Was The Book of Acts Supposed to End? Philip K. Dick’s Take!
Upon reviewing the Gospel of Luke and the Book of Acts recently, one ponders the timeline of the New Testament. Was it ever supposed to end? First of all, the Gospel of Luke is written as a letter to help establish a connection with Jesus through his parables and teachings and also as an investigative report on the names, places, and dates surrounding the events of Jesus’s birth, life, death and resurrection. It’s a long Gospel comparative to Matthew, and mirrors the End-time sermon from Matthew 24 on the Mt. of Olives. Whereas Mark is to the point and attention grabbing as a fast-paced brief account of the major events and drama, Luke serves as an all-purpose Gospel. John is a mystic Gospel full of passion for intimacy with the Father, containing the famous words “For God So Loved the World.” Luke remains as a little of each, and is followed by another dramatic account: the Book of Acts.
Even though people tend to take one book or letter of the Bible and pick it apart this way, I like to see the entire timeline as a whole. Some, like Philip K. Dick have argued that we are still living in the Book of Acts, right where the timeline that Luke put forth ended with the end of Paul’s ministry. With all the talk of the “Comparative Gospels” and “Synoptic Gospels” I find it far more personal to interface with God when you take the stance that the Holy Spirit is at work in and through these holy writings and that very same Holy Spirit wants to turn your own life into a part of the modern day Book of Acts.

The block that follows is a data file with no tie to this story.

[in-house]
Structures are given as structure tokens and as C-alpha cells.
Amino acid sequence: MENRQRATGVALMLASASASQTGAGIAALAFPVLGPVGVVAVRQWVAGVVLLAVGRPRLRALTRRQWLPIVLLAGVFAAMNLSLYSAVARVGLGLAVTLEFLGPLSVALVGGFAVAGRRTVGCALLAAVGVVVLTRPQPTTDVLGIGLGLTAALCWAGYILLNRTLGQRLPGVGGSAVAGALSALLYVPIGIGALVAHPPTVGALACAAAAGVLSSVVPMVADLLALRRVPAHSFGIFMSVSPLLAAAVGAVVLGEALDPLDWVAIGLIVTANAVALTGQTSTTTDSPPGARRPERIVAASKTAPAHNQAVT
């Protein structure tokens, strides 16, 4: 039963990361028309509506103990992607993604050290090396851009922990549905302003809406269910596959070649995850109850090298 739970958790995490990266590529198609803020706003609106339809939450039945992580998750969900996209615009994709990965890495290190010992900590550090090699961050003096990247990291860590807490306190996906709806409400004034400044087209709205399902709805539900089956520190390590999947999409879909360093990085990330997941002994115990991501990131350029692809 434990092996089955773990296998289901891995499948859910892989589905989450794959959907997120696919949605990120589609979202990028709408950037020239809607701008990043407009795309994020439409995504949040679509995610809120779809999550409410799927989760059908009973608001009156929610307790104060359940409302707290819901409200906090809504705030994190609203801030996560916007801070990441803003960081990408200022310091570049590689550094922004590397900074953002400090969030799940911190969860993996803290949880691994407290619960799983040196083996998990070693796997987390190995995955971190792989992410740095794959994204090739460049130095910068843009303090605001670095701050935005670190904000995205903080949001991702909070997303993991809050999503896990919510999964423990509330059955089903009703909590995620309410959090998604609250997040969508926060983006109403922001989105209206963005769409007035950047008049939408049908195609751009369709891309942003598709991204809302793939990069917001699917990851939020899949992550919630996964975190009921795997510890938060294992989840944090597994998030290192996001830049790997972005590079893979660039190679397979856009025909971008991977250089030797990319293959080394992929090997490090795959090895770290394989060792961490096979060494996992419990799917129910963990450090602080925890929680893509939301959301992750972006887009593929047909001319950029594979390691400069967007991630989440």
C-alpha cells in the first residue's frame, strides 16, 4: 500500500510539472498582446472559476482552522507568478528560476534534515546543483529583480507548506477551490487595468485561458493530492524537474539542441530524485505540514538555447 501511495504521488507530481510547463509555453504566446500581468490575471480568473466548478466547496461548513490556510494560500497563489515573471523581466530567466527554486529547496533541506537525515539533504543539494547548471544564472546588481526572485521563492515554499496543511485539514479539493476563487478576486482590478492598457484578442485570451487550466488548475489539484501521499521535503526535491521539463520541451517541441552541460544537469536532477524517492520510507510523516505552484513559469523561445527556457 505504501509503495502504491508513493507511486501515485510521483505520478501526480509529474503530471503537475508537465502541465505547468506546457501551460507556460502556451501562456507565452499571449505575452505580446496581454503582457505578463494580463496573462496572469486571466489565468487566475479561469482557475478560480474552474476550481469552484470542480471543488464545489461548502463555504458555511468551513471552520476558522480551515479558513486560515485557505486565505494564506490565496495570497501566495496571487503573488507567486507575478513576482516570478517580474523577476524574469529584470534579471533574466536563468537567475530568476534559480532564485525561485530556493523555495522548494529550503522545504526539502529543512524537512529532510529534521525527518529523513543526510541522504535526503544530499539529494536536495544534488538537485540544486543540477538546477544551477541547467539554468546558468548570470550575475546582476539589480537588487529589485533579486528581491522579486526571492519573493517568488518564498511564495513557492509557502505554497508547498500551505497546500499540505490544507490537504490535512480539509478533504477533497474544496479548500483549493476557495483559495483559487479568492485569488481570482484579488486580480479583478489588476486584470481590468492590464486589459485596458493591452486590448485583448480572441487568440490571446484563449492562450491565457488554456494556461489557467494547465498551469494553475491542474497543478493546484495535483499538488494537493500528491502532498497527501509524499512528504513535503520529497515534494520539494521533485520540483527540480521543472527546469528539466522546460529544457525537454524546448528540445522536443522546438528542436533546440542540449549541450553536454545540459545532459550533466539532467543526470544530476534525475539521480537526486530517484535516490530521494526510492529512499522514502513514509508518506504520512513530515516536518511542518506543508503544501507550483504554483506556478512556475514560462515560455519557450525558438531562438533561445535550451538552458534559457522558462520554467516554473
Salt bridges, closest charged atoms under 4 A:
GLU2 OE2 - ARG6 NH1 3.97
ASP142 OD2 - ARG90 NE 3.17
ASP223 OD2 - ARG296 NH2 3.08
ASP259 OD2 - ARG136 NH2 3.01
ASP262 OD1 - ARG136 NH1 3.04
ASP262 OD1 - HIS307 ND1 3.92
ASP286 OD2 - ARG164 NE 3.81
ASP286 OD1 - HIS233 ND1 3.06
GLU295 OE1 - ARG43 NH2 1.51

Maybe St. Luke can help you to chart that story out, with the help of Phillip K. Dick and our modern sci-fi obsessed culture. Jesus in the book of Luke is able to, besides raise people from the dead and obtain the keys of Hell and provide eternal life, also perform a whole array of other superpowers. He hides his identity from his disciples and chides them for being so slow to believe the Prophets about His coming and the events in His life. He is able to teleport out of their midst once they realize who He is. Maybe rather than picking apart the Gospels intellectually we need to start directly interfacing with the Son of the Creator who is ready to help us step into this intense and exciting continuation of the Kingdom. He Himself said, “It is Your Father’s pleasure to give you the Kingdom.” (Luke 12:32)
If we can detoxify our attitude of the Bible from the spirit of religion, taking the same lens Luke used we can continue in the Word in each of our own personal timelines and see a God who is able to use the farthest limits of our understanding of science, pushing beyond even the farthest realms of the imagination. You could even surpass the strange revelations of the Bladerunners and Precogs, and perhaps be awakened in the middle of the night by a Kingdom messenger in your prayer time as Zacheus in the temple in Luke 1:8, declaring to you some mysterious event you are to witness.